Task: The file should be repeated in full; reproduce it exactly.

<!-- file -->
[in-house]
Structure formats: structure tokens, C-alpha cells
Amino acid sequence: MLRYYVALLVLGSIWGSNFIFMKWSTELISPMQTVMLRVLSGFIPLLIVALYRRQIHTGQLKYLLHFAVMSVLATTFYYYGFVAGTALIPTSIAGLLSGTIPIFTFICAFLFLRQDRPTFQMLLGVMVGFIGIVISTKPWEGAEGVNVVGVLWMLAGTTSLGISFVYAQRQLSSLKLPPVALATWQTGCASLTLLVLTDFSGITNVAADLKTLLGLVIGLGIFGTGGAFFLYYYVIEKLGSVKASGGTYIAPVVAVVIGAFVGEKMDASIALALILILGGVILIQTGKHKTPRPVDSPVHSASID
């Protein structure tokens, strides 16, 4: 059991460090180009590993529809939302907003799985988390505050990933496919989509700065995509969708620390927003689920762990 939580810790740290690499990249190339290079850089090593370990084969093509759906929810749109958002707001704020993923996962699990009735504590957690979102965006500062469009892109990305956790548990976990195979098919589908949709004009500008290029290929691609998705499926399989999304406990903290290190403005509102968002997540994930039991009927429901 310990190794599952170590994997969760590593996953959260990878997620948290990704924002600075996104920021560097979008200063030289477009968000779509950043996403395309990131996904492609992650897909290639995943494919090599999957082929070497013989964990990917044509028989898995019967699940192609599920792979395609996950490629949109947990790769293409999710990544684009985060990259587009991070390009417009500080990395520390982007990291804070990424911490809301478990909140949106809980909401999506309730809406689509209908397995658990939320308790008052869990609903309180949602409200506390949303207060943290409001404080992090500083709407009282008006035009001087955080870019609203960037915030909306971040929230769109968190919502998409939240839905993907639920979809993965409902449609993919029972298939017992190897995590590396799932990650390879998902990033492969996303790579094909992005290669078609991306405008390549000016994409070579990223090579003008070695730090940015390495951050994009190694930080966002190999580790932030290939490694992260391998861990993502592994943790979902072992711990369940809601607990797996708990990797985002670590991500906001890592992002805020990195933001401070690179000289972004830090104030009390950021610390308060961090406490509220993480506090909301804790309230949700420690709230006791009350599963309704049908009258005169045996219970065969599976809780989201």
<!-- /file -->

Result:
[in-house]
Structure formats: structure tokens, C-alpha cells
Amino acid sequence: MLRYYVALLVLGSIWGSNFIFMKWSTELISPMQTVMLRVLSGFIPLLIVALYRRQIHTGQLKYLLHFAVMSVLATTFYYYGFVAGTALIPTSIAGLLSGTIPIFTFICAFLFLRQDRPTFQMLLGVMVGFIGIVISTKPWEGAEGVNVVGVLWMLAGTTSLGISFVYAQRQLSSLKLPPVALATWQTGCASLTLLVLTDFSGITNVAADLKTLLGLVIGLGIFGTGGAFFLYYYVIEKLGSVKASGGTYIAPVVAVVIGAFVGEKMDASIALALILILGGVILIQTGKHKTPRPVDSPVHSASID
């Protein structure tokens, strides 16, 4: 059991460090180009590993529809939302907003799985988390505050990933496919989509700065995509969708620390927003689920762990 939580810790740290690499990249190339290079850089090593370990084969093509759906929810749109958002707001704020993923996962699990009735504590957690979102965006500062469009892109990305956790548990976990195979098919589908949709004009500008290029290929691609998705499926399989999304406990903290290190403005509102968002997540994930039991009927429901 310990190794599952170590994997969760590593996953959260990878997620948290990704924002600075996104920021560097979008200063030289477009968000779509950043996403395309990131996904492609992650897909290639995943494919090599999957082929070497013989964990990917044509028989898995019967699940192609599920792979395609996950490629949109947990790769293409999710990544684009985060990259587009991070390009417009500080990395520390982007990291804070990424911490809301478990909140949106809980909401999506309730809406689509209908397995658990939320308790008052869990609903309180949602409200506390949303207060943290409001404080992090500083709407009282008006035009001087955080870019609203960037915030909306971040929230769109968190919502998409939240839905993907639920979809993965409902449609993919029972298939017992190897995590590396799932990650390879998902990033492969996303790579094909992005290669078609991306405008390549000016994409070579990223090579003008070695730090940015390495951050994009190694930080966002190999580790932030290939490694992260391998861990993502592994943790979902072992711990369940809601607990797996708990990797985002670590991500906001890592992002805020990195933001401070690179000289972004830090104030009390950021610390308060961090406490509220993480506090909301804790309230949700420690709230006791009350599963309704049908009258005169045996219970065969599976809780989201």